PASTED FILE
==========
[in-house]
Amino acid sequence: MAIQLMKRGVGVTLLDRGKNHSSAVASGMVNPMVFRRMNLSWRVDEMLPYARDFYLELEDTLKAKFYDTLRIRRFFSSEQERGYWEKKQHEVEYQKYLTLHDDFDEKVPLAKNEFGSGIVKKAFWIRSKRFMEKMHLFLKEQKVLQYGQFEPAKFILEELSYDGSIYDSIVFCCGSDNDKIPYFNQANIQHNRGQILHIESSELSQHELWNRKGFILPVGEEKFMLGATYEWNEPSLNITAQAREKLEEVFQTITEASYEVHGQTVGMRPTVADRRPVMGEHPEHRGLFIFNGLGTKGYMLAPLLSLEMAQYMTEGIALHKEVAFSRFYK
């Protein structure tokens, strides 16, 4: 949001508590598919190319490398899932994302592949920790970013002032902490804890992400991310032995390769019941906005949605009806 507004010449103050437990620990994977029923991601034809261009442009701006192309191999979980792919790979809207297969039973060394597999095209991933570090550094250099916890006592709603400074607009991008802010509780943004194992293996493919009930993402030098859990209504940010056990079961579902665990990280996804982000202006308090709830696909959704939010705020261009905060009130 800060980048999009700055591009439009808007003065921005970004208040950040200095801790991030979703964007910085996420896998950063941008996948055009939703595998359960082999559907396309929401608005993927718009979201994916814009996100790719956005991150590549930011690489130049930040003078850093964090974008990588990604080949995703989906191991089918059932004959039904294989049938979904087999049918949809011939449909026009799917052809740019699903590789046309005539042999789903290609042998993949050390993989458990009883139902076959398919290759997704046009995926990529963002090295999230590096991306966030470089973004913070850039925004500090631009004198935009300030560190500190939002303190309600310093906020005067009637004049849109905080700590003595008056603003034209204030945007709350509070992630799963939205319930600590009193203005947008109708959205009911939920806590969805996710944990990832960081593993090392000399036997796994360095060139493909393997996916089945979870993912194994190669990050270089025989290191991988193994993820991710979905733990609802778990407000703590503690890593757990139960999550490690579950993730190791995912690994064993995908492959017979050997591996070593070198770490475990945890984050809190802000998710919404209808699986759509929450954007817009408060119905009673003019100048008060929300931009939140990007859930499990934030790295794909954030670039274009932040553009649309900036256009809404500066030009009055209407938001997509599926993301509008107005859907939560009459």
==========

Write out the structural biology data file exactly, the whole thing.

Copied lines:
[in-house]
Amino acid sequence: MAIQLMKRGVGVTLLDRGKNHSSAVASGMVNPMVFRRMNLSWRVDEMLPYARDFYLELEDTLKAKFYDTLRIRRFFSSEQERGYWEKKQHEVEYQKYLTLHDDFDEKVPLAKNEFGSGIVKKAFWIRSKRFMEKMHLFLKEQKVLQYGQFEPAKFILEELSYDGSIYDSIVFCCGSDNDKIPYFNQANIQHNRGQILHIESSELSQHELWNRKGFILPVGEEKFMLGATYEWNEPSLNITAQAREKLEEVFQTITEASYEVHGQTVGMRPTVADRRPVMGEHPEHRGLFIFNGLGTKGYMLAPLLSLEMAQYMTEGIALHKEVAFSRFYK
């Protein structure tokens, strides 16, 4: 949001508590598919190319490398899932994302592949920790970013002032902490804890992400991310032995390769019941906005949605009806 507004010449103050437990620990994977029923991601034809261009442009701006192309191999979980792919790979809207297969039973060394597999095209991933570090550094250099916890006592709603400074607009991008802010509780943004194992293996493919009930993402030098859990209504940010056990079961579902665990990280996804982000202006308090709830696909959704939010705020261009905060009130 800060980048999009700055591009439009808007003065921005970004208040950040200095801790991030979703964007910085996420896998950063941008996948055009939703595998359960082999559907396309929401608005993927718009979201994916814009996100790719956005991150590549930011690489130049930040003078850093964090974008990588990604080949995703989906191991089918059932004959039904294989049938979904087999049918949809011939449909026009799917052809740019699903590789046309005539042999789903290609042998993949050390993989458990009883139902076959398919290759997704046009995926990529963002090295999230590096991306966030470089973004913070850039925004500090631009004198935009300030560190500190939002303190309600310093906020005067009637004049849109905080700590003595008056603003034209204030945007709350509070992630799963939205319930600590009193203005947008109708959205009911939920806590969805996710944990990832960081593993090392000399036997796994360095060139493909393997996916089945979870993912194994190669990050270089025989290191991988193994993820991710979905733990609802778990407000703590503690890593757990139960999550490690579950993730190791995912690994064993995908492959017979050997591996070593070198770490475990945890984050809190802000998710919404209808699986759509929450954007817009408060119905009673003019100048008060929300931009939140990007859930499990934030790295794909954030670039274009932040553009649309900036256009809404500066030009009055209407938001997509599926993301509008107005859907939560009459």